A Radical Experience: Archdiocese of New York Creates a “One-Stop-Shop” for Immigrant Integration | CLINIC

A Radical Experience: Archdiocese of New York Creates a “One-Stop-Shop” for Immigrant Integration

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Since its inception two hundred years ago, the story of the Archdiocese of New York is an immigrant story – a tradition which continues today. For more than 30 years, the Archdiocese of New York has provided services to the foreign-born, including refugee resettlement and immigration legal services, through Catholic Charities Community Services (CCCS). As the immigrant and refugee population in the area has grown and changed, so has CCCS.

In the mid-2000s, CCCS added four new service locations in Manhattan, the Bronx, Staten Island, and Westchester County and opened a dozen outreach sites in the lower Hudson Valley to serve seven counties north of New York City.

They also added new services in these locations. With funding from the state, they established the New Americans Hotline to provide general immigration legal information and referrals. In addition, counselors and lawyers with CCCS began working together to help unaccompanied children in regional facilities through “Know Your Rights presentations,” individual legal consultations, and friend of the court appearances for the children’s deportation proceedings.

In 2012, the Archdiocese of New York responded to an ongoing need for greater immigrant integration. CCCS acquired the International Center, a separately incorporated nonprofit agency with a long history of providing educational services to the foreign-born, and folded it into its existing array of services. The Center uses its network of 150 volunteers to offer 40 English, counseling, and acculturation classes to 1,000 students on a monthly basis. The addition of the Center helps CCCS provide more holistic services to the refugees and immigrants they serve. For example, immigrants hoping to qualify for Deferred Action for Childhood Arrivals (DACA) status can easily access the Center for enrollment in English as a Second Language (ESL) instruction, which in turn helps them qualify for DACA and promotes their self sufficiency.

Because of the addition of the Center and growth in services, CCCS’ leadership, particularly Monsignor Kevin Sullivan, Executive Director, decided to consolidate five departments serving the foreign-born into a central location and a unified program called Immigrant and Refugee Services.  This program has 58 staff with legal, advocacy, instructional, and case management skills.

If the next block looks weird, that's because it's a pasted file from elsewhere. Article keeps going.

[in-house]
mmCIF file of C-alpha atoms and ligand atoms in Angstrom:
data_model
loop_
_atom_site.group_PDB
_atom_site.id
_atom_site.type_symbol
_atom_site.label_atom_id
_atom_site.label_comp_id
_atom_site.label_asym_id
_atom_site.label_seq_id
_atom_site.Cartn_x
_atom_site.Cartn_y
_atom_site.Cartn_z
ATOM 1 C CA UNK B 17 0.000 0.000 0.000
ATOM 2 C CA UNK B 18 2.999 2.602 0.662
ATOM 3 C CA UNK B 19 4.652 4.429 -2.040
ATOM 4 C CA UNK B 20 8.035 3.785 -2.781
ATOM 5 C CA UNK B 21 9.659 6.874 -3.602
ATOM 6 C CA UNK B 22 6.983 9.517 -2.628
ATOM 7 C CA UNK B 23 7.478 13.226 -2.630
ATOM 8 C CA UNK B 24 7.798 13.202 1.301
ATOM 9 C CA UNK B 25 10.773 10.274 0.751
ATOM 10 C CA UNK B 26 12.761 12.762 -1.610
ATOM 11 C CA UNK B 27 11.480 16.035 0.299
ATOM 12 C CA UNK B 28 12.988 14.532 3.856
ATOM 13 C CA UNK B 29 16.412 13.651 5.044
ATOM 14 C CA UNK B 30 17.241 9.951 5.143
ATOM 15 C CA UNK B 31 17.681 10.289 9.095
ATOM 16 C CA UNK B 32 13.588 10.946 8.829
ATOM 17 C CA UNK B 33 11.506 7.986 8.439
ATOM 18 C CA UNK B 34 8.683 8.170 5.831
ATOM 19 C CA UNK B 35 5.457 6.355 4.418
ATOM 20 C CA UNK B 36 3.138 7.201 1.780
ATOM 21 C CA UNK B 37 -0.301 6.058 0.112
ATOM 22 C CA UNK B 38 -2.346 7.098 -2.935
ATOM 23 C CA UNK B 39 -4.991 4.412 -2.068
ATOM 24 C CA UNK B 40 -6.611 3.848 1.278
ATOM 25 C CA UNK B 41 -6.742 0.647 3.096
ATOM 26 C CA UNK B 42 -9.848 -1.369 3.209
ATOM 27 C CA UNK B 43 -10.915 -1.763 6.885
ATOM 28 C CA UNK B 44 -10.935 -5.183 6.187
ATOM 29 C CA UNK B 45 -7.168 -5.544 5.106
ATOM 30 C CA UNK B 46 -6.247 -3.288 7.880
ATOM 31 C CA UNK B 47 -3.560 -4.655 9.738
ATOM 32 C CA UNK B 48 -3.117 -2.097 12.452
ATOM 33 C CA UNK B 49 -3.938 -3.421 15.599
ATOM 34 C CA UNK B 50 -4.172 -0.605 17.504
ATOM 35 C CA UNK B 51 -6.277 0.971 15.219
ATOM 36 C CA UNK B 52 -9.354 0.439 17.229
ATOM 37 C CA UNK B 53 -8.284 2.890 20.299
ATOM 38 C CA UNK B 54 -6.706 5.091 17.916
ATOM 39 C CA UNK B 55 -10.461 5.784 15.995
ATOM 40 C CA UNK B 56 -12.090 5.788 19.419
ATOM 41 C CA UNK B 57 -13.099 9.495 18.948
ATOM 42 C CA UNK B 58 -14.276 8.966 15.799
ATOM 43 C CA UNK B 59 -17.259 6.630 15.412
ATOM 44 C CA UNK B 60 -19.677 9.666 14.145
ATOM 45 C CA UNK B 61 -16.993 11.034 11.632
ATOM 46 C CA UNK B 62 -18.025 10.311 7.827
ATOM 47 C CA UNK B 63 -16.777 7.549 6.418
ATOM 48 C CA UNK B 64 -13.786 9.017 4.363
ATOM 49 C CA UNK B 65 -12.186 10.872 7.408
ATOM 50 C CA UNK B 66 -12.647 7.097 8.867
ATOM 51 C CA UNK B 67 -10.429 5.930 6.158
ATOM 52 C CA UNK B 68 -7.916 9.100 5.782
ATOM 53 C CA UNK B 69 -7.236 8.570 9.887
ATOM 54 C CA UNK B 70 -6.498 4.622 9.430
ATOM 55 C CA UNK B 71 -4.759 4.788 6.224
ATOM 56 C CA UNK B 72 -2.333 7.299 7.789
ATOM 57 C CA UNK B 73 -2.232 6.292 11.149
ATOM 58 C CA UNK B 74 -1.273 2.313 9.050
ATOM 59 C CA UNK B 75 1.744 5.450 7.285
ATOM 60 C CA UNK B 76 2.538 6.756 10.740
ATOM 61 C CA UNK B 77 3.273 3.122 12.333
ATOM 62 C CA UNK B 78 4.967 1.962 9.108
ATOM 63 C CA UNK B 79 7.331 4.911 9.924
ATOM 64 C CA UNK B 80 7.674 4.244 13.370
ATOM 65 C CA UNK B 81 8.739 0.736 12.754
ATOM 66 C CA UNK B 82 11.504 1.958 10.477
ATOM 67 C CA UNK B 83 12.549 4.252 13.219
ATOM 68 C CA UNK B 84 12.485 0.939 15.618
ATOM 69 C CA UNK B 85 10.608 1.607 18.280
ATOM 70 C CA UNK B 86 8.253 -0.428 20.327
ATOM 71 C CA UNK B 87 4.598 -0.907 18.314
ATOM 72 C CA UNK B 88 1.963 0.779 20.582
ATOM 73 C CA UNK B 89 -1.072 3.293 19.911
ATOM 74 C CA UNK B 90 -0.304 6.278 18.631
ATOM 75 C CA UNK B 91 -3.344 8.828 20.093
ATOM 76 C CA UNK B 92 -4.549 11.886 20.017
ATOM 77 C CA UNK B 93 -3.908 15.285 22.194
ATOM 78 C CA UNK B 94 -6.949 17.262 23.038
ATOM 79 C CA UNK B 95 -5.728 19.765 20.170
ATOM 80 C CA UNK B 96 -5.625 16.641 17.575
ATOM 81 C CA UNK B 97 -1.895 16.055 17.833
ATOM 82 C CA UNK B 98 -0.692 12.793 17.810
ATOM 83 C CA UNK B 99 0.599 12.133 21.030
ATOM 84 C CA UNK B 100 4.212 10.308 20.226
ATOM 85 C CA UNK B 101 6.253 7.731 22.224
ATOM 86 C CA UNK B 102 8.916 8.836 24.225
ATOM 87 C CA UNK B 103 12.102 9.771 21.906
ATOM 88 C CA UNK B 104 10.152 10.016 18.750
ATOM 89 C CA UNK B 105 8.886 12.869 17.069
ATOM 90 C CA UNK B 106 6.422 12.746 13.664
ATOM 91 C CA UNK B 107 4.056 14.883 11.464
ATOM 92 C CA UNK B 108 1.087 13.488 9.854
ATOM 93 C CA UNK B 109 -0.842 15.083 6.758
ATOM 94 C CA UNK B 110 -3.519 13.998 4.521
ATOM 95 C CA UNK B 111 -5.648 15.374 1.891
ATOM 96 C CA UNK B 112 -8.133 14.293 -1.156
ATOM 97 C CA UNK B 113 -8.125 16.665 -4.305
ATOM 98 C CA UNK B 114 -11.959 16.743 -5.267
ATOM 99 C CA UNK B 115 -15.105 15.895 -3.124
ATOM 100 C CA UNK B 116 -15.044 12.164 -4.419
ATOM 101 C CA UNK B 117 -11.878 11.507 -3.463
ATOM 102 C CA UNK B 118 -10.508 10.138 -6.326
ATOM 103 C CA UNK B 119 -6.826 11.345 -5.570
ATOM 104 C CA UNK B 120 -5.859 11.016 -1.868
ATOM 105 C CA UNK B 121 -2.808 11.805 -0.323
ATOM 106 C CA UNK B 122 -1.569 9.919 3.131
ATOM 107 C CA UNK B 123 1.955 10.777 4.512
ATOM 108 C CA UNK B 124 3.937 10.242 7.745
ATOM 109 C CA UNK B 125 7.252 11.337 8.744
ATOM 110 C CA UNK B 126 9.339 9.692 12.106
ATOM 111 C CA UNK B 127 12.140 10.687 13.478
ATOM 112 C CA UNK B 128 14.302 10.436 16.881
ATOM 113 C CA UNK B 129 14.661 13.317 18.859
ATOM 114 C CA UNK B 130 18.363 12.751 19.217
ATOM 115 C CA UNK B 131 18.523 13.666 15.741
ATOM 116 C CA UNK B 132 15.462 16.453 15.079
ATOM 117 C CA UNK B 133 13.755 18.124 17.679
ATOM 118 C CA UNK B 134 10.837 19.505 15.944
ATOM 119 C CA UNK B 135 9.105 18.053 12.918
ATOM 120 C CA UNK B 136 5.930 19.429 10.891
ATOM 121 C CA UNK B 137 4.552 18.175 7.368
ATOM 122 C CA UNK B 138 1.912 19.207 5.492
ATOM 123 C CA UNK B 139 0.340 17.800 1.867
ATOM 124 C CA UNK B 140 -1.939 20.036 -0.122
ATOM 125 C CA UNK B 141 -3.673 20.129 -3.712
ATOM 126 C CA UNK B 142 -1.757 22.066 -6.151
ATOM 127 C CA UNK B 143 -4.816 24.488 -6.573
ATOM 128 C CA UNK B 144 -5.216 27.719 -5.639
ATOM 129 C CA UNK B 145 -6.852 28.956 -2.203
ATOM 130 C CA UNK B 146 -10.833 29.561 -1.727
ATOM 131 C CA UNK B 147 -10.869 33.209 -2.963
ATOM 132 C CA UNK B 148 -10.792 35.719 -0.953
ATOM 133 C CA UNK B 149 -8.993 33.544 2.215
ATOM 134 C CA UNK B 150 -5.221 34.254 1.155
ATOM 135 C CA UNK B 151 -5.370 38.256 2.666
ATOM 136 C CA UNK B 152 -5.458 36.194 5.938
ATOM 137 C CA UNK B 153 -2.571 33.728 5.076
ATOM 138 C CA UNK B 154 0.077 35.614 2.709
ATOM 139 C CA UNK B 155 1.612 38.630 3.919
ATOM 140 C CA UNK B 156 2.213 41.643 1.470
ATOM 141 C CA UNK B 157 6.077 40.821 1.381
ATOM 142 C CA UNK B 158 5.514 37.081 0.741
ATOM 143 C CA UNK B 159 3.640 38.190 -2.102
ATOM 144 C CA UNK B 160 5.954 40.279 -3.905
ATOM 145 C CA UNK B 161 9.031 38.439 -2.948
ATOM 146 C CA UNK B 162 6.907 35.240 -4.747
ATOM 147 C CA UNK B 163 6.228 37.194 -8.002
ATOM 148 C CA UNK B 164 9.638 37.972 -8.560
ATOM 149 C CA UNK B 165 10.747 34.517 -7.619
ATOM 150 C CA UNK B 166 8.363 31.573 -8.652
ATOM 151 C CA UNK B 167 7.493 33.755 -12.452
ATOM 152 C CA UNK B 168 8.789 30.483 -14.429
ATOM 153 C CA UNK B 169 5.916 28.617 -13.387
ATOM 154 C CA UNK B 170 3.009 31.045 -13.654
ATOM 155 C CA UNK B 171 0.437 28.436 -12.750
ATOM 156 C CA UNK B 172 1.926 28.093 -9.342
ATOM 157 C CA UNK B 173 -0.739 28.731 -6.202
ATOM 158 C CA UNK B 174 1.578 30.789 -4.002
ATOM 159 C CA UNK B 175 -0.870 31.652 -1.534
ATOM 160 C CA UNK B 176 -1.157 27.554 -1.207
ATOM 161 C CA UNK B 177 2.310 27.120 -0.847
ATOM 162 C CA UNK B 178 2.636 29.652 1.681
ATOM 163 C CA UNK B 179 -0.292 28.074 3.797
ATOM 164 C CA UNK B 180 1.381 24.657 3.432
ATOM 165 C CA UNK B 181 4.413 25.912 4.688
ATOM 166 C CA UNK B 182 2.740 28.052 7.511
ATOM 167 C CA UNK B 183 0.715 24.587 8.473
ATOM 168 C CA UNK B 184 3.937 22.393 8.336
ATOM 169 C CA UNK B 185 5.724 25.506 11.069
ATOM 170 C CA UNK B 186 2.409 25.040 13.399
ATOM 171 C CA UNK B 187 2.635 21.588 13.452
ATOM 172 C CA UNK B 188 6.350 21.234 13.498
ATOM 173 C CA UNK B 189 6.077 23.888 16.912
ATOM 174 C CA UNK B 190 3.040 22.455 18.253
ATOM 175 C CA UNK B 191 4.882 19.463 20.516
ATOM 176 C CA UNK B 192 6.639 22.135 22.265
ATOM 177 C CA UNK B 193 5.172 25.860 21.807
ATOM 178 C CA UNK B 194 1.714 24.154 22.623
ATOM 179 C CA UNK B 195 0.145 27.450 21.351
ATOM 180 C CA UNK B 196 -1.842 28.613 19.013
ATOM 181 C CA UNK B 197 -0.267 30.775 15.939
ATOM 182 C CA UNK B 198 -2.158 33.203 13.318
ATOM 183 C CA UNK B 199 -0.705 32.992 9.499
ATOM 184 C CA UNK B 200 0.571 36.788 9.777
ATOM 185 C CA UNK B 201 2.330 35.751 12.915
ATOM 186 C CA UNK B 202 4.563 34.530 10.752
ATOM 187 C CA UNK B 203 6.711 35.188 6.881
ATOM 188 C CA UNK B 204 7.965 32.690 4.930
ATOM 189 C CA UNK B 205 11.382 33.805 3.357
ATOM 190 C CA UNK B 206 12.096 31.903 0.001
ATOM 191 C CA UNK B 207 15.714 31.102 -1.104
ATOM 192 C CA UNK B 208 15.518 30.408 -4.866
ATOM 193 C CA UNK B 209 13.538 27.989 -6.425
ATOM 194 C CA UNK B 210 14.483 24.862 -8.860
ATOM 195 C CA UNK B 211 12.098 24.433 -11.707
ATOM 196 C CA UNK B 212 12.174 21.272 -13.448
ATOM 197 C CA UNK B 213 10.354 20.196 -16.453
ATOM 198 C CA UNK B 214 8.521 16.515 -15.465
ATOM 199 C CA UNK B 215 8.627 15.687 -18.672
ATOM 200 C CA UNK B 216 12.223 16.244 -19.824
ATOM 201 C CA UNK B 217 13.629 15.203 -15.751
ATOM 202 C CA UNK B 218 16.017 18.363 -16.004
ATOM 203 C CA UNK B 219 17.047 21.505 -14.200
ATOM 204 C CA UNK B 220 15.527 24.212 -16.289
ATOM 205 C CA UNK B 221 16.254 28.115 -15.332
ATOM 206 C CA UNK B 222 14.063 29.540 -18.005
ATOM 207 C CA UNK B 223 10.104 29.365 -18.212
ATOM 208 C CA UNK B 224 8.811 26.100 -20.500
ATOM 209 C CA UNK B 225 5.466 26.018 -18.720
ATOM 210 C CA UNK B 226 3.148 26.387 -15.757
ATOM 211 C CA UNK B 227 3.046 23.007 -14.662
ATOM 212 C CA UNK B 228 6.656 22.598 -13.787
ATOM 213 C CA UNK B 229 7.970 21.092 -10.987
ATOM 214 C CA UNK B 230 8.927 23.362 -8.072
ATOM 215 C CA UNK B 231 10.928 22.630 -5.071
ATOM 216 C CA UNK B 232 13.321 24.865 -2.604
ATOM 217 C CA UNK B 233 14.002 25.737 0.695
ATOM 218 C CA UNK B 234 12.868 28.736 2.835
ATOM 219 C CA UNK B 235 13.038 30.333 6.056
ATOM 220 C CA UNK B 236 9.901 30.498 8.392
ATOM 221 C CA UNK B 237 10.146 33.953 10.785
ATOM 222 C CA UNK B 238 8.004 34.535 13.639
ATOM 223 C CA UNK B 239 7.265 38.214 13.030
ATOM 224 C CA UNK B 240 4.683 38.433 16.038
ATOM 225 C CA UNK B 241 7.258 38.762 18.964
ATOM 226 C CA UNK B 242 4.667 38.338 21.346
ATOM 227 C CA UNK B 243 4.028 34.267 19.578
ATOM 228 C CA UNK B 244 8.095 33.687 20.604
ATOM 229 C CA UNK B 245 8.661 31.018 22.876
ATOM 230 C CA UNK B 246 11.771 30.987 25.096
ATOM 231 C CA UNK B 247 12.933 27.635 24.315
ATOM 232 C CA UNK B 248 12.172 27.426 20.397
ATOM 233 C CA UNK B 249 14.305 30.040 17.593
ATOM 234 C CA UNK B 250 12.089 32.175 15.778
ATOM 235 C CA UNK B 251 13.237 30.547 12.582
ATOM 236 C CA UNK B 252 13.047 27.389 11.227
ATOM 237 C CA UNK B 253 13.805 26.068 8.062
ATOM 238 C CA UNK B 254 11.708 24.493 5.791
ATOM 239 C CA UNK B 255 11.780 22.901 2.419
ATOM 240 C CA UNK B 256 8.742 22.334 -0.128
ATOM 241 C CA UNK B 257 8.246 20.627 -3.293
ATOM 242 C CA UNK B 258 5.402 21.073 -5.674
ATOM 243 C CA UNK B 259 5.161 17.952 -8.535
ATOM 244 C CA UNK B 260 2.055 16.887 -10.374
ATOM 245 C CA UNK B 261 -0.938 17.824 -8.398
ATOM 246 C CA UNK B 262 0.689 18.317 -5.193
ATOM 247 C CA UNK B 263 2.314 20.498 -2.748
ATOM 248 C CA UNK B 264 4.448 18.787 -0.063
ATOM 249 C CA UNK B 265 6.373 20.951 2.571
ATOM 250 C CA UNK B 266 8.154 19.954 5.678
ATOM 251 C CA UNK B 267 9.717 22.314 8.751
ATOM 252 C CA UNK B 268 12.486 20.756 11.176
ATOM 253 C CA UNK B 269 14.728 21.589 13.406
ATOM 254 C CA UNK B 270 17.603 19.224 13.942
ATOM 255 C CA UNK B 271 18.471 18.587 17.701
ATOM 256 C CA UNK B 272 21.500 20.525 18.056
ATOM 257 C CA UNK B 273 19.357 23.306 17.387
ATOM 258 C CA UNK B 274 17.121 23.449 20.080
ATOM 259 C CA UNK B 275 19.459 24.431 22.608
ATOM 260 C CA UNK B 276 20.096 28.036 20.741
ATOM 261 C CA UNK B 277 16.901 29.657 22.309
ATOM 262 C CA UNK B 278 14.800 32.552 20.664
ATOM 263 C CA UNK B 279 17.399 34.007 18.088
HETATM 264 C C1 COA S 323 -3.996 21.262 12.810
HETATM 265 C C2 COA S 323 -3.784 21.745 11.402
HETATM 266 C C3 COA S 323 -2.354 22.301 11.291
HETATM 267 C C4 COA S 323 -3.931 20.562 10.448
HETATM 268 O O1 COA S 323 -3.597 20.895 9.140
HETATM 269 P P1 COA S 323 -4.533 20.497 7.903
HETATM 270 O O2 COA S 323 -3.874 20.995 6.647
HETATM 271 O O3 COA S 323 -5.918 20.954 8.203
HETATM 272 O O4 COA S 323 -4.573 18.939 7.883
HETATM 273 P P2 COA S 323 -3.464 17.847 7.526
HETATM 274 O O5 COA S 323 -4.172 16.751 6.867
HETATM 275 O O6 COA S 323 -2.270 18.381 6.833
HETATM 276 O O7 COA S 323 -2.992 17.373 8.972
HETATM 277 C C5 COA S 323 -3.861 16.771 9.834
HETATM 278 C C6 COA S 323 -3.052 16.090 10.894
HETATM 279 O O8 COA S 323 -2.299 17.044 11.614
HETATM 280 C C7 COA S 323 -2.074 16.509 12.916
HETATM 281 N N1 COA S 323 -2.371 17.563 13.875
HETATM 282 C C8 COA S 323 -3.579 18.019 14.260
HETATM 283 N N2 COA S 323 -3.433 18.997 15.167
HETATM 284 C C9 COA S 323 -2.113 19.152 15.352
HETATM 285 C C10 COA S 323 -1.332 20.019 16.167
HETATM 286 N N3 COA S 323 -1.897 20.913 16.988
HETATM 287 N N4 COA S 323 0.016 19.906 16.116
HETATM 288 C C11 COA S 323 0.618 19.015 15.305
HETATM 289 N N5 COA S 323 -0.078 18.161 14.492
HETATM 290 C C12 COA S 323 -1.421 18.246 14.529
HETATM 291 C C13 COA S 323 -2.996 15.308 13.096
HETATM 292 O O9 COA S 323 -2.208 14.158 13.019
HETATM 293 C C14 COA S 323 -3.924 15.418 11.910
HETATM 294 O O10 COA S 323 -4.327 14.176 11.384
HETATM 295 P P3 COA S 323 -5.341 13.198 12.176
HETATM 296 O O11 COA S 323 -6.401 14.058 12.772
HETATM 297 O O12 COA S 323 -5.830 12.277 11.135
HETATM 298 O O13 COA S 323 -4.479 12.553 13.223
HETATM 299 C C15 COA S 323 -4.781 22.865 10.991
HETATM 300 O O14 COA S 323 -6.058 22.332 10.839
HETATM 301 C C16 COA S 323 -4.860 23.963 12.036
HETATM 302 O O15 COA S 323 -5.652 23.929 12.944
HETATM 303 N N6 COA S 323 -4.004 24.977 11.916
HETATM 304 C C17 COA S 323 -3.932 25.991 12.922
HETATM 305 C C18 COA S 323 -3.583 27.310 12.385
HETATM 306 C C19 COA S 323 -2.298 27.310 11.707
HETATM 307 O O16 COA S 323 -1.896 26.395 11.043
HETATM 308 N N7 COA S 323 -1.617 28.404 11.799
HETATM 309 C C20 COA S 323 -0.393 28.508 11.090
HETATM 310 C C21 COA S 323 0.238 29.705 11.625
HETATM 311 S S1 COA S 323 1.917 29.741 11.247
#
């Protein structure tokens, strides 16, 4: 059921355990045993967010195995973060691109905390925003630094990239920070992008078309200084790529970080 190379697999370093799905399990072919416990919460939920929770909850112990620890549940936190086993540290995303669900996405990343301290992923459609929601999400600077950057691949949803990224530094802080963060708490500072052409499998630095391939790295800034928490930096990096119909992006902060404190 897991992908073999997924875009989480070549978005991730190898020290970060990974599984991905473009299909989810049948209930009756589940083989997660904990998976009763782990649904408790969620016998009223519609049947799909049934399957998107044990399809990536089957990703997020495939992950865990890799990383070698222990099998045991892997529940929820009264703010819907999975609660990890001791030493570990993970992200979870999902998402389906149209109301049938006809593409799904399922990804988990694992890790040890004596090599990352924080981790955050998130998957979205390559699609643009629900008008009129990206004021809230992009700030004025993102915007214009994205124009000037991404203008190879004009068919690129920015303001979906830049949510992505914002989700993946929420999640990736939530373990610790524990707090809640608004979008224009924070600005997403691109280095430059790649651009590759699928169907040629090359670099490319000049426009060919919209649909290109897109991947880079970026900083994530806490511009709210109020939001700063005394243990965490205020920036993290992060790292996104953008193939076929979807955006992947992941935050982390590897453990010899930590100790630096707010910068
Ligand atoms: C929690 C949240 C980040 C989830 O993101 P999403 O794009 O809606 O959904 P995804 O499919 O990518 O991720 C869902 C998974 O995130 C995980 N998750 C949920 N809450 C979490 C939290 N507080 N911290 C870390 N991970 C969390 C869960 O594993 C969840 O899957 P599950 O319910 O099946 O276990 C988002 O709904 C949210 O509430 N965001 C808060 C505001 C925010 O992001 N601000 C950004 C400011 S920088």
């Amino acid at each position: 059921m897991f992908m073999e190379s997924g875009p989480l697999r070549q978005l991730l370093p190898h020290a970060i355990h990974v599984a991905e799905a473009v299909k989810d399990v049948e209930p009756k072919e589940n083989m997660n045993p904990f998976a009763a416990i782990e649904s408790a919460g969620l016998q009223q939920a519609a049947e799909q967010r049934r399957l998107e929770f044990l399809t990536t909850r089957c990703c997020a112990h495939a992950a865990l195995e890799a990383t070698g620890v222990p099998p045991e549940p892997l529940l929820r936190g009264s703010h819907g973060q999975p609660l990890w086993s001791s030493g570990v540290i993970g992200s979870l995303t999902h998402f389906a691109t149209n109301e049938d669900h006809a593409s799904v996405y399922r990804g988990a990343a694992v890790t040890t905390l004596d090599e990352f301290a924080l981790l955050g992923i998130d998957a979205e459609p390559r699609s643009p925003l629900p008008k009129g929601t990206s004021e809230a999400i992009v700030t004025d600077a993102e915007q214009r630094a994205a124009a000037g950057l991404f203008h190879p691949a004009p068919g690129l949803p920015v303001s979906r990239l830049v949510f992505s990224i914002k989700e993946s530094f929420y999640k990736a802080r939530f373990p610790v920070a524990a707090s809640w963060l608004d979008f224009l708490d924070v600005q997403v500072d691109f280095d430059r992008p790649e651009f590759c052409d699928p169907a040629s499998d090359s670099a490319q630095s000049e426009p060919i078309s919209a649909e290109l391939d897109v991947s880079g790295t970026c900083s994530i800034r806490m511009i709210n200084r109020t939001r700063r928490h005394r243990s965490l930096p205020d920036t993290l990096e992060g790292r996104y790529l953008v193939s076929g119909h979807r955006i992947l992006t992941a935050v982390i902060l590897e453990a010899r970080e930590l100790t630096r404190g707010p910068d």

The new location provides a large waiting area, critical to meet the demand for services. On Thursdays, CCCS holds walk-in intake where an average of 80 new clients appear for an opportunity to receive legal consultations and resettlement assistance.  In addition, the new space is large enough for separate classrooms,  a networking area for immigrants, and a large conference space.  Staff and clients have expressed exclusively positive feedback and excitement about the new program and location, with its one-stop-shop experience and more dynamic, holistic resources.

The new structure will undoubtedly better position the Archdiocese of New York to plan and respond to immigration reform when a new law is eventually passed by Congress.

In a recent interview, Mario Russell (pictured here), Director of Immigrant and Refugee Services, said, “This is a radically new experience for us.  CCCS has always done this work but never has it been delivered in this consolidated manner. Now we can offer all of our services, from outreach, intake, program enrollment, and receipt of immigration benefits, all in one place. People who come for help here have wide and varied needs.  It is our mission to do our best to meet them and this unified approach is a strong step in this direction.”

CLINIC congratulates the Archdiocese of New York and CCCS for its bold move.  Imagine the impact the Archdiocese of New York and CCCS will have in the next 30 years!


*Mr. Chenoweth is the Director of CLINIC's Center for Citizenship and Immigrant Communities